A couple months ago I was invited to work on a research vessel as a marine mammal observer – which to simplify means that I’ll be professionally whale watching (of course there is MUCH MORE to that than just gazing at beautiful marine mammals – I’ll actually be making sure that they’re not hurt in the research we’ll be carrying out). I’ve completed formal training, gotten my medical certification stating that I’m as healthy as necessary (after all I’m human, I like my food, which means I could stand loose a few pounds here and there…), I’ve done my seafarer’s survival training (which came with its whole own bag of anxiety and fear of death – but that’s a different story). All in all I’m ready to head offshore next Monday for two weeks. And as I am preparing for yet another water-based epic adventure, I cannot help but think on where it all started…
While I didn’t realize it, when I was younger, I grew up in a untypical household. I didn’t know it then but I was different – I grew up the daughter of a Philippine and an Austrian which thirty years ago was nothing you’d see every day especially not in Austria. My dad’s parents were (and still are) a constant in my life, they helped raise me and my brothers, and contributed a lot to how we came to see the world. It is also because of my parents and my grandparents that by age ten I traveled further than all of my peers, by age fifteen I watched my dad run marathons always in awe about how one could run for hours, by age eighteen I explored the world on my own and have done so ever since, but it all started at home listening to the people closest to me.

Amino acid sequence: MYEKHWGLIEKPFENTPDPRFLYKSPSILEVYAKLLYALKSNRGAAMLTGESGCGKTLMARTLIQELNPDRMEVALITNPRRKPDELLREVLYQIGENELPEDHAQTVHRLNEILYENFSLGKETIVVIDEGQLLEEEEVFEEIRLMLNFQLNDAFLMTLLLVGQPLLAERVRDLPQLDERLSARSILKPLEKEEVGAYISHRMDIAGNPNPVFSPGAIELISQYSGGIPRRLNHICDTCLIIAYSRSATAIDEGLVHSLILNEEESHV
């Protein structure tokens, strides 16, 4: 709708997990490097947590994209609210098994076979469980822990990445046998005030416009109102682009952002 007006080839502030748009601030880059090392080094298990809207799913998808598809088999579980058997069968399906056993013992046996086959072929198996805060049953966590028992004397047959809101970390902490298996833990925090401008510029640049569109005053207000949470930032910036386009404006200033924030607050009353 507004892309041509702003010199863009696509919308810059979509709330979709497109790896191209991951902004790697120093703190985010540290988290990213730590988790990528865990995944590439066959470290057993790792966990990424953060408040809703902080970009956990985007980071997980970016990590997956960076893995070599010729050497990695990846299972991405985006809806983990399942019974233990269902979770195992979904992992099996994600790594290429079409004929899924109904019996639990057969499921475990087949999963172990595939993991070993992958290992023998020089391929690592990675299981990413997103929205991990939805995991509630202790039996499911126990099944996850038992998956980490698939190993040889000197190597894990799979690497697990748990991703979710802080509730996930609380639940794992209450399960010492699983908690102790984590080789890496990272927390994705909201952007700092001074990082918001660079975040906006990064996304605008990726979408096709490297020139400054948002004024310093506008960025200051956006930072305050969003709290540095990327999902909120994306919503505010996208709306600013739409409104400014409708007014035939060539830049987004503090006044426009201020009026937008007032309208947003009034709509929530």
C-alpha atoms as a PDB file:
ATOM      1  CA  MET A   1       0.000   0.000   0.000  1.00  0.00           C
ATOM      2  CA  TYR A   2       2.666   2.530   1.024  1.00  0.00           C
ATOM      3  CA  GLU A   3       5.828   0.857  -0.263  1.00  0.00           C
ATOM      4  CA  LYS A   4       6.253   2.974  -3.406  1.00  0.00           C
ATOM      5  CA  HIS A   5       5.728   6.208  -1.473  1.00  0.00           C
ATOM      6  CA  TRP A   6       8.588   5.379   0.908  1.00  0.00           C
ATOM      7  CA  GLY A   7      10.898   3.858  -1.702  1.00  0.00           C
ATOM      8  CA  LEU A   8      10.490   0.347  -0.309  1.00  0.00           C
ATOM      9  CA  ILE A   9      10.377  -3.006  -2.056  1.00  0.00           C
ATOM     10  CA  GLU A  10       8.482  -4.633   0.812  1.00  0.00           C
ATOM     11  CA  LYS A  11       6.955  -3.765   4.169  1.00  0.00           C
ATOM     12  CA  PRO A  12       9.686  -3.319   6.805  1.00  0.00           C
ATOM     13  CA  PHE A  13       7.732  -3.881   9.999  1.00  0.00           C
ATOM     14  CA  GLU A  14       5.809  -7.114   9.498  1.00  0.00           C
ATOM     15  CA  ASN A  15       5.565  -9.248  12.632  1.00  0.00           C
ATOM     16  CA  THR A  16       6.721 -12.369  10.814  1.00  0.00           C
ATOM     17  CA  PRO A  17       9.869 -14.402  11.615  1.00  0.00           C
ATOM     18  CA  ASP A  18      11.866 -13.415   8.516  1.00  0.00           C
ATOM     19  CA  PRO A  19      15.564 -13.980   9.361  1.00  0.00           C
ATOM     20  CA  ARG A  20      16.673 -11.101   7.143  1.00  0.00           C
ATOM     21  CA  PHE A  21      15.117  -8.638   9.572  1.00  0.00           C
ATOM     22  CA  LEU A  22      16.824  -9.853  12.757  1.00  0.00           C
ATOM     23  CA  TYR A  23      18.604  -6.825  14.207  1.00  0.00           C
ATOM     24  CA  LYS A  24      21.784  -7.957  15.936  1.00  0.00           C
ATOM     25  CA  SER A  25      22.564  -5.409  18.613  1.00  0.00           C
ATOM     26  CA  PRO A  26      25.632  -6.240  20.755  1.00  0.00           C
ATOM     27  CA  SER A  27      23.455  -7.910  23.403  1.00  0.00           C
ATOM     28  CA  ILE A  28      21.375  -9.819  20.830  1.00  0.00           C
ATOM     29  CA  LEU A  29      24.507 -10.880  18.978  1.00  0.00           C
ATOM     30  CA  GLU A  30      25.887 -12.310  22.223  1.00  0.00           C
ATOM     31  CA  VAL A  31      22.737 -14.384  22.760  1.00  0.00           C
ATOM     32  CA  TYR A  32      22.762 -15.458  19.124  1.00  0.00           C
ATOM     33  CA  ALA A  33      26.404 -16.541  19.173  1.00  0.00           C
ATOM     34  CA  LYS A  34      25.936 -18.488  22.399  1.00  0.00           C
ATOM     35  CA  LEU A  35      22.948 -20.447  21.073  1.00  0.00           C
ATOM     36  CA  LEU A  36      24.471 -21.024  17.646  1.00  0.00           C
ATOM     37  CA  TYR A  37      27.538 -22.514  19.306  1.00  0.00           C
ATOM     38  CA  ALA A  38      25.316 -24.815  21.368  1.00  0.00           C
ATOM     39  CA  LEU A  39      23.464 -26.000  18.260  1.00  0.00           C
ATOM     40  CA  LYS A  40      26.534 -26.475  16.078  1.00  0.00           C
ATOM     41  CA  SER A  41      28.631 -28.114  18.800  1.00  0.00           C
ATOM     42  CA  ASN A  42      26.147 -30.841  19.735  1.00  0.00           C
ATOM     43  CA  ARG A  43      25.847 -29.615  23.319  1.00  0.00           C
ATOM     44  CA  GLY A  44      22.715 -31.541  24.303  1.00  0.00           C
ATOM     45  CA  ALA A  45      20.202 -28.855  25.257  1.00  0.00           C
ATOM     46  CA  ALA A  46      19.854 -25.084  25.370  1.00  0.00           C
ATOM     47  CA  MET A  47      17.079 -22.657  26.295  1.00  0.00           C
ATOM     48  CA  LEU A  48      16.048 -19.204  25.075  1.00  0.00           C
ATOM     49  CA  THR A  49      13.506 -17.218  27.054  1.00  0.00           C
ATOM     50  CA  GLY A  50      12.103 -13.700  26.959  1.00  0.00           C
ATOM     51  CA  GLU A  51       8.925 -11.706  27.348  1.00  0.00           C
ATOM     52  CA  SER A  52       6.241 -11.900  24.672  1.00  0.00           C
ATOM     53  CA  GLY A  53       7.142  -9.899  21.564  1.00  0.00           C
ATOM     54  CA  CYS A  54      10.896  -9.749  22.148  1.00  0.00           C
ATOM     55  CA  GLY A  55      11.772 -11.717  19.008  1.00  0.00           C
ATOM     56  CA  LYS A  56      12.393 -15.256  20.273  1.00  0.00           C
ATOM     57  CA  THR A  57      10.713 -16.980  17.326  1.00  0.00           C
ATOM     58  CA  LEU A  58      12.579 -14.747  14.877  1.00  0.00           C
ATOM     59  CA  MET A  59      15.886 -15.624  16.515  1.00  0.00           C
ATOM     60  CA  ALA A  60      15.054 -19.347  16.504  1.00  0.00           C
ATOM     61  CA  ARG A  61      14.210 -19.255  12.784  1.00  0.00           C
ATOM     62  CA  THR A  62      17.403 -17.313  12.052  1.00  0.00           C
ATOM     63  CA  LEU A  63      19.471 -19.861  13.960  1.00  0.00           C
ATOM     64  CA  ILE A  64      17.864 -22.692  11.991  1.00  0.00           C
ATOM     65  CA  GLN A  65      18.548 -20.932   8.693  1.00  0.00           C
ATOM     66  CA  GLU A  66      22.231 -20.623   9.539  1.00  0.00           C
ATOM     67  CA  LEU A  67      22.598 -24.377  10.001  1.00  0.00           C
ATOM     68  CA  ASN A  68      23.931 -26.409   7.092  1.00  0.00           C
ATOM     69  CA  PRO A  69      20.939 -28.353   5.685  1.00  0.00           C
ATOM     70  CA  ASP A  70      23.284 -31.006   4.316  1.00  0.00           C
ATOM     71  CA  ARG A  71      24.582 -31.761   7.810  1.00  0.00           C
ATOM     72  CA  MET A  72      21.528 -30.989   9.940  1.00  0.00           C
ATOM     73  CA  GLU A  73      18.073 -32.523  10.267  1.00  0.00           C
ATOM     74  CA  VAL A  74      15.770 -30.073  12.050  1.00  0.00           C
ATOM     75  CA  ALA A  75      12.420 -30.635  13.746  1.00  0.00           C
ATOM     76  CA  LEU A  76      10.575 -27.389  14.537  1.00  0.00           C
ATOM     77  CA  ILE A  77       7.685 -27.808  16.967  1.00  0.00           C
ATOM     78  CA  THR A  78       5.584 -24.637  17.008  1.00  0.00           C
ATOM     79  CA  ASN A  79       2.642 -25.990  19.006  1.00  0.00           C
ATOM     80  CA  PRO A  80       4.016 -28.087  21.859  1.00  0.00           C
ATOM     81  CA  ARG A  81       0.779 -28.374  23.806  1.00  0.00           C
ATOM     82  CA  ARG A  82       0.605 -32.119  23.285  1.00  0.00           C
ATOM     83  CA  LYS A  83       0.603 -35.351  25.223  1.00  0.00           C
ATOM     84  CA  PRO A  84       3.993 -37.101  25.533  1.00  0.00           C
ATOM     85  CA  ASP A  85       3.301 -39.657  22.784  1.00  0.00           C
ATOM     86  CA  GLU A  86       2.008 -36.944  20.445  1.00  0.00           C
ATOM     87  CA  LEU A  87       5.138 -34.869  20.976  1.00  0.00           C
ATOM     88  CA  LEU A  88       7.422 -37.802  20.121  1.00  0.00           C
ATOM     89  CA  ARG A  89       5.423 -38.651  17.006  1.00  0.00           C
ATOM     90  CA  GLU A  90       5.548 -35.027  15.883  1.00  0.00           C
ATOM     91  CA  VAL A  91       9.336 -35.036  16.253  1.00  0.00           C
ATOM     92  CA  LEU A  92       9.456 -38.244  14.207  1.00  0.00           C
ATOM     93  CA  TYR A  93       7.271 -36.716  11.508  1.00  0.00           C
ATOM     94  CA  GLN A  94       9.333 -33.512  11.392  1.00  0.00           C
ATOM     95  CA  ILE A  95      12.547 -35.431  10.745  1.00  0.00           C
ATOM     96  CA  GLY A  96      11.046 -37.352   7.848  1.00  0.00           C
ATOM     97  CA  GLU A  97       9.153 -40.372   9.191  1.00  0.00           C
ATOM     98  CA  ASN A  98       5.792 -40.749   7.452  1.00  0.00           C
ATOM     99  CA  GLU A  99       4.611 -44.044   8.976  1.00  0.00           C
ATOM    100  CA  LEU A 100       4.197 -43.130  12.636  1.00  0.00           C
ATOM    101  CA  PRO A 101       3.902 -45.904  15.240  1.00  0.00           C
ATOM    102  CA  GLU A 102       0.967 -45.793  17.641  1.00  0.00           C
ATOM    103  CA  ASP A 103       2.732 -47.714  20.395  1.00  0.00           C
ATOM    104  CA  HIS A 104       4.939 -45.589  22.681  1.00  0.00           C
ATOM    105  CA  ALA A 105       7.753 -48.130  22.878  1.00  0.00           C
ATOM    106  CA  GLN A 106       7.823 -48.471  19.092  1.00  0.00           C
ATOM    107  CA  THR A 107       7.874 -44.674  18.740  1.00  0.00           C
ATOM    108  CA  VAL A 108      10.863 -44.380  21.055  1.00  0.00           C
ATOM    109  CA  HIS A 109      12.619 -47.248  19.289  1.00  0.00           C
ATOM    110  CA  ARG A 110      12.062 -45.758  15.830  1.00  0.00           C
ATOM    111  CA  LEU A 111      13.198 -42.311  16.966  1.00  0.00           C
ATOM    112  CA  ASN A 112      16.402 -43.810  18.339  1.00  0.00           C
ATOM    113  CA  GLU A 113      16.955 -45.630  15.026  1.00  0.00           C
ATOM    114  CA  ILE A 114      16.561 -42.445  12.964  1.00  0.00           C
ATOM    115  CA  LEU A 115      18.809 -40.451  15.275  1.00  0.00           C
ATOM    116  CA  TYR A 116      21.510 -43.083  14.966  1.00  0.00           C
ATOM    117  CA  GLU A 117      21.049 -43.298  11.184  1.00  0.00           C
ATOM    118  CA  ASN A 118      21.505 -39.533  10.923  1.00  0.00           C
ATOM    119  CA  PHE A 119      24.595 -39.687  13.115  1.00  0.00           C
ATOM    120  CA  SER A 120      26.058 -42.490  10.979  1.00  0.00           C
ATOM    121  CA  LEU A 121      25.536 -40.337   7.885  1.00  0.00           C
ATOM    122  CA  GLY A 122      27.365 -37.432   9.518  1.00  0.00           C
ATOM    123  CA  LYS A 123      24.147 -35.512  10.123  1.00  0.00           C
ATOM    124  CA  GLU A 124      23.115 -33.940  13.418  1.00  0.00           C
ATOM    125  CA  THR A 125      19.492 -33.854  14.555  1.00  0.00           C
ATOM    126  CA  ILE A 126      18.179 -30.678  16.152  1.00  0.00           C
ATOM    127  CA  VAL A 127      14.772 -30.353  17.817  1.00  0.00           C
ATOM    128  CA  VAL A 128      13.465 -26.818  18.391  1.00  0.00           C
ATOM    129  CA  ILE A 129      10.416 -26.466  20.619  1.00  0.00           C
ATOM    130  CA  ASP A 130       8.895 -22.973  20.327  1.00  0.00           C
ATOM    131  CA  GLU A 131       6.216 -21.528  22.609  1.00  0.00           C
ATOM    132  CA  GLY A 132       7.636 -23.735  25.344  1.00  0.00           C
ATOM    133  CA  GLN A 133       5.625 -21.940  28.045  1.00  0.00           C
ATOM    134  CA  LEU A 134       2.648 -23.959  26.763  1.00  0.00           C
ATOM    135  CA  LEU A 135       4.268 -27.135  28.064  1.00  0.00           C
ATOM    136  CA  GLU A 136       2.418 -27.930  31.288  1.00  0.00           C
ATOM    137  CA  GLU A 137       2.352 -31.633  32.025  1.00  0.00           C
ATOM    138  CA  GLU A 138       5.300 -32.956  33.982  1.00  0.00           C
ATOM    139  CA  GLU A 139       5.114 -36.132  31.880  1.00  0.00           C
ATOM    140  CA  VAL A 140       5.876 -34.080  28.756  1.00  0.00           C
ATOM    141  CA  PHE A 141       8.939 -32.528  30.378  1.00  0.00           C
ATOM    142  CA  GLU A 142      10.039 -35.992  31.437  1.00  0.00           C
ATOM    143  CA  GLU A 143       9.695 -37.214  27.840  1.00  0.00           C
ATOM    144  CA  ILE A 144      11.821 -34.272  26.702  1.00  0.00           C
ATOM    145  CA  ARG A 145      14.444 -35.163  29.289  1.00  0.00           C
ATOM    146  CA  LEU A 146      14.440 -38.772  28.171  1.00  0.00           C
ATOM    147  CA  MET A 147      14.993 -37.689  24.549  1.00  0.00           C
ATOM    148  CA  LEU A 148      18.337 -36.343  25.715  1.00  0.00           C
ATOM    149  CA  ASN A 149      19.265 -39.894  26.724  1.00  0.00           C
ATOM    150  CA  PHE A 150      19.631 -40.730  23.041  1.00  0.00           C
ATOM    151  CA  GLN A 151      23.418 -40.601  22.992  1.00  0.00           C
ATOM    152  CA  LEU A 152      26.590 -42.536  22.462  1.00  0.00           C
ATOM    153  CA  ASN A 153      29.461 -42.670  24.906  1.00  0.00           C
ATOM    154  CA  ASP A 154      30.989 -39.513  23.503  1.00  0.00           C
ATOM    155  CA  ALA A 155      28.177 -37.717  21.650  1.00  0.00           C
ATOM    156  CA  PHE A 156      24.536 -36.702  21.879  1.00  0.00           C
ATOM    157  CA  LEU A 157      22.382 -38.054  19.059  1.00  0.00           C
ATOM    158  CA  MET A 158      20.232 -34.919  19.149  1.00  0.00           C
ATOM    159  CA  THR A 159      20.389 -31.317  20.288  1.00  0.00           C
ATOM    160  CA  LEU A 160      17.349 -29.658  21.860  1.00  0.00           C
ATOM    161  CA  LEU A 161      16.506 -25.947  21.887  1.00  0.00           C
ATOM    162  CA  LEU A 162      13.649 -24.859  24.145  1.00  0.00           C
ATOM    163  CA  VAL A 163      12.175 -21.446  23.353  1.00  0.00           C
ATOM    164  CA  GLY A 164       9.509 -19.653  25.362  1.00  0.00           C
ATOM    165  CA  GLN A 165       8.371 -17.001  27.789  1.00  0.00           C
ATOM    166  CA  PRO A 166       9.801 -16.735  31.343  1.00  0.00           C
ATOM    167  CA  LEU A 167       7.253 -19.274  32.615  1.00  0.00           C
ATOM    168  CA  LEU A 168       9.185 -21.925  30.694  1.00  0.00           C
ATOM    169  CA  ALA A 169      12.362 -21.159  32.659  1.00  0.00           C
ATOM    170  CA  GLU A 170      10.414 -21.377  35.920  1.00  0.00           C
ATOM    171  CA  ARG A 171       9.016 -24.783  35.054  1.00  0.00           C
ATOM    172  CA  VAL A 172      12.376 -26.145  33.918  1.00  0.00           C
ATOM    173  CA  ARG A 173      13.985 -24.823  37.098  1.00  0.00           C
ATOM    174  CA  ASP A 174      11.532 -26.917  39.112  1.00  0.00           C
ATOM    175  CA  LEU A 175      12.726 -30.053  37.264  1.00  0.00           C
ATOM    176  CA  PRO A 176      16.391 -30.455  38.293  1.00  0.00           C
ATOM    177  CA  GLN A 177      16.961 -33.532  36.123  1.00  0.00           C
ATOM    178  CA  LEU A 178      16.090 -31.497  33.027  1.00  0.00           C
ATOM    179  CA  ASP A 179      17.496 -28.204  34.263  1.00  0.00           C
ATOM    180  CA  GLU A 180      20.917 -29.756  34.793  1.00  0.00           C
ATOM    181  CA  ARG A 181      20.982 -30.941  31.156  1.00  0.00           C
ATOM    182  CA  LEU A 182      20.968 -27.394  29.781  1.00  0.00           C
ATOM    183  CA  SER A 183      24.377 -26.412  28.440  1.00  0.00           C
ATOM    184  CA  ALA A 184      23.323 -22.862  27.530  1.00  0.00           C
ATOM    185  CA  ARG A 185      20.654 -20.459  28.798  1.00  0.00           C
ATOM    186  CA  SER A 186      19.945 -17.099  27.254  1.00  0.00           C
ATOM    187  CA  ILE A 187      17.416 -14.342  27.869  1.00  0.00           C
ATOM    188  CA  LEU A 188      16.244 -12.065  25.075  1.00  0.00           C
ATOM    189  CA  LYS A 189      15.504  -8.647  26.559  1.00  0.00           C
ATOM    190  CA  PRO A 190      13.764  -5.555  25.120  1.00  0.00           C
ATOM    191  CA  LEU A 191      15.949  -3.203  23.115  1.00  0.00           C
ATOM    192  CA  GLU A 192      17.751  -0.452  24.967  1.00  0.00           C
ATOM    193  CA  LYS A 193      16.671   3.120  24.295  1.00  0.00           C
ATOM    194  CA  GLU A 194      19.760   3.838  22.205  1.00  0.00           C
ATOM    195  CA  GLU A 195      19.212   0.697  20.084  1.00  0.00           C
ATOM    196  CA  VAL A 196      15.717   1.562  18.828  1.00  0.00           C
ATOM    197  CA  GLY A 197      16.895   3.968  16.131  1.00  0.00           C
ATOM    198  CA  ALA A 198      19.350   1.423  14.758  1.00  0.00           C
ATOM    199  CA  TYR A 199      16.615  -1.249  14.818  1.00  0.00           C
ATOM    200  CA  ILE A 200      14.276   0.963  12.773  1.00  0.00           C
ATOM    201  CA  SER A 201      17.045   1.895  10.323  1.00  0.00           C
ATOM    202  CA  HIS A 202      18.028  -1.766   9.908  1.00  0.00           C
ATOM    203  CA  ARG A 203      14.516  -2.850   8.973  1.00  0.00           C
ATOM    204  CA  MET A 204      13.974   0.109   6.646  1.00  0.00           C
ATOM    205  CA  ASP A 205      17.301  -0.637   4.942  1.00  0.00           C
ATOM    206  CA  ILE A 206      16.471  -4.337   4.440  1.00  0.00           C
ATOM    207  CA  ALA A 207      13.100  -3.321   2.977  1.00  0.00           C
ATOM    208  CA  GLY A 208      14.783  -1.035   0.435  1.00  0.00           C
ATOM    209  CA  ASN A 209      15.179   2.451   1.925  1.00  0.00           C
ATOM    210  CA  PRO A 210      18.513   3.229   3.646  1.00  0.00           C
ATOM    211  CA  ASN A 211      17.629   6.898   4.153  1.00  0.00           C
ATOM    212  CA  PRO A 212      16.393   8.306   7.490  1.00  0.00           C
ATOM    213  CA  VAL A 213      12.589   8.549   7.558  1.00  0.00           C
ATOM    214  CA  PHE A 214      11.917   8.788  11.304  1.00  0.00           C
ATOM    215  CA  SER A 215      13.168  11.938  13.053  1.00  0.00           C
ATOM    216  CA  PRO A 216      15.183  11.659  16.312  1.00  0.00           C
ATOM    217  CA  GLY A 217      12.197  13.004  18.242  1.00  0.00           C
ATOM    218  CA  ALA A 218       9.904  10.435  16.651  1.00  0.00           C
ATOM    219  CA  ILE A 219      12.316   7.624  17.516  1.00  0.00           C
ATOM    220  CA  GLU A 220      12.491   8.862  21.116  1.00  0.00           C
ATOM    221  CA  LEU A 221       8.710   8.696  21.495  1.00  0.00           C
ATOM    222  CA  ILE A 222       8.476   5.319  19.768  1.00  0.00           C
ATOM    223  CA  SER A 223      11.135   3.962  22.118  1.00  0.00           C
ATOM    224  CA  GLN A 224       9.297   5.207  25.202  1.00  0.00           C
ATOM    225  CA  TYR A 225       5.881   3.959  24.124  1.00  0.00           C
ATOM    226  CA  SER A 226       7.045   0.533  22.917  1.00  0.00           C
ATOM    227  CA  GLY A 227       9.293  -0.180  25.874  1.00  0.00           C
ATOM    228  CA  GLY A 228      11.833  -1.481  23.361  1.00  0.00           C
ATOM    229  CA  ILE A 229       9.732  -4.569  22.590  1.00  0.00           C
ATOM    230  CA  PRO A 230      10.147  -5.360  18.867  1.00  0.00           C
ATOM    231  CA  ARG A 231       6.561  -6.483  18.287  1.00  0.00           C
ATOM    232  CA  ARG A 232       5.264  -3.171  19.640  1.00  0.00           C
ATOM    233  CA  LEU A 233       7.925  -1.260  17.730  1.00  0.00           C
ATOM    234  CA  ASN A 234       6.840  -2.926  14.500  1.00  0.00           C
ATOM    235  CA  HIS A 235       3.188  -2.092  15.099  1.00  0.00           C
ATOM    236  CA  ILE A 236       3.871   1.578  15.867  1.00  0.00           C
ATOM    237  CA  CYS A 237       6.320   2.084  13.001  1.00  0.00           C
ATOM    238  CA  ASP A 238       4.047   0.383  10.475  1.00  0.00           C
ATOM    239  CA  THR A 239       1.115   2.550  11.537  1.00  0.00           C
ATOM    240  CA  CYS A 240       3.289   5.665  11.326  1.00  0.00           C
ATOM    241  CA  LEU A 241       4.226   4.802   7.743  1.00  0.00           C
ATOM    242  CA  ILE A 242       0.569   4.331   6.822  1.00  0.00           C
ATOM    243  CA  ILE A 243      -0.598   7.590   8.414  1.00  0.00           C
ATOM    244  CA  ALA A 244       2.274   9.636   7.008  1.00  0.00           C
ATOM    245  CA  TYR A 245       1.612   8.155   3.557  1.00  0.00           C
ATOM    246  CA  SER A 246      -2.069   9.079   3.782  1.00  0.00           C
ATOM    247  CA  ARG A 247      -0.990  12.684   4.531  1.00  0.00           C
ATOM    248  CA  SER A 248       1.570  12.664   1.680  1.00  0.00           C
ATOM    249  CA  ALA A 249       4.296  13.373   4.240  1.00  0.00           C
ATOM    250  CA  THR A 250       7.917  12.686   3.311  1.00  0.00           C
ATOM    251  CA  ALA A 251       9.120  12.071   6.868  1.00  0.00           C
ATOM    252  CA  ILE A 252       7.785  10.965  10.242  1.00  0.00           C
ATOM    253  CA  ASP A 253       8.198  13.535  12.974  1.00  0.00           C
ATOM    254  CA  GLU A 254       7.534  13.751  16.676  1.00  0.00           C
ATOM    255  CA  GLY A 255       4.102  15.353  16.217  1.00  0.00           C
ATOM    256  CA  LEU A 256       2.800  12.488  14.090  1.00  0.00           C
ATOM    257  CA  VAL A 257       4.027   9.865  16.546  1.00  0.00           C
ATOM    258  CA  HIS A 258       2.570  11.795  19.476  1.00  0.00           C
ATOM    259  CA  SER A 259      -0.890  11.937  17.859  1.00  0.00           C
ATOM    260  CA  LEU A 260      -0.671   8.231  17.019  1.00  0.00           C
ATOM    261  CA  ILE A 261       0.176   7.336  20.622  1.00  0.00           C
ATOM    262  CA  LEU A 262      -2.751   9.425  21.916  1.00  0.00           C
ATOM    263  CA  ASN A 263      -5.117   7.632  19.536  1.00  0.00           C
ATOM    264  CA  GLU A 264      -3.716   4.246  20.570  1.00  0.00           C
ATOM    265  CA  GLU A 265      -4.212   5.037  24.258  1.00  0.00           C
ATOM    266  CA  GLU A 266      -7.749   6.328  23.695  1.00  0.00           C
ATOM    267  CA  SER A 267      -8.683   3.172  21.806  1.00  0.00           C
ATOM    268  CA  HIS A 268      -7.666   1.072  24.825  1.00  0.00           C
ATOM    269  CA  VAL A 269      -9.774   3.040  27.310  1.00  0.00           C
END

My parents and grandparents would tell me stories about their youth, places they’ve been, things they’ve seen, funny (and often horrifying) anecdotes of their childhoods and because cameras and taking a million photos was nothing you’d do, every time I heard a story my mind would run wild. While I loved hearing the stories, at a very young age, I realized that the stories would never be enough for me, I knew I had to get out into the world, and see it for myself, make these memories that I could tell my parents, grandparents, and maybe one day even my children. To this day, one of my favorite things to do after my million crazy epic adventures would be calling my family and sharing every minute detail with them about what I’ve done and seen. Often met with disbelief and silence and most often lots of laughter.
There was more than one experience, where any other person would have decided to not ever go out into the world anymore, but me? The more terrifying the experience, the more I realized I had to get going again, so that the one crazy thing hopefully didn’t seem so crazy anymore compared to all the other amazingly beautiful adventures.
And you know what? The crazier my adventures get, the more I can see that twinkle in my parents’ eyes (funnily enough it has the opposite effect on A but that’s a different encyclopedia…). The more details I share, the bigger their urge gets to go explore, and it bursts my heart with love. It’s such a rare thing that you get to give something back to your family for all the things they’ve done for you. So this is my thank you to my parents and grandparents for all the opportunities, all the stories, all the love they’ve given me to explore the world. Without my gigantically awesome parents, I wouldn’t be who, what, or where I am today.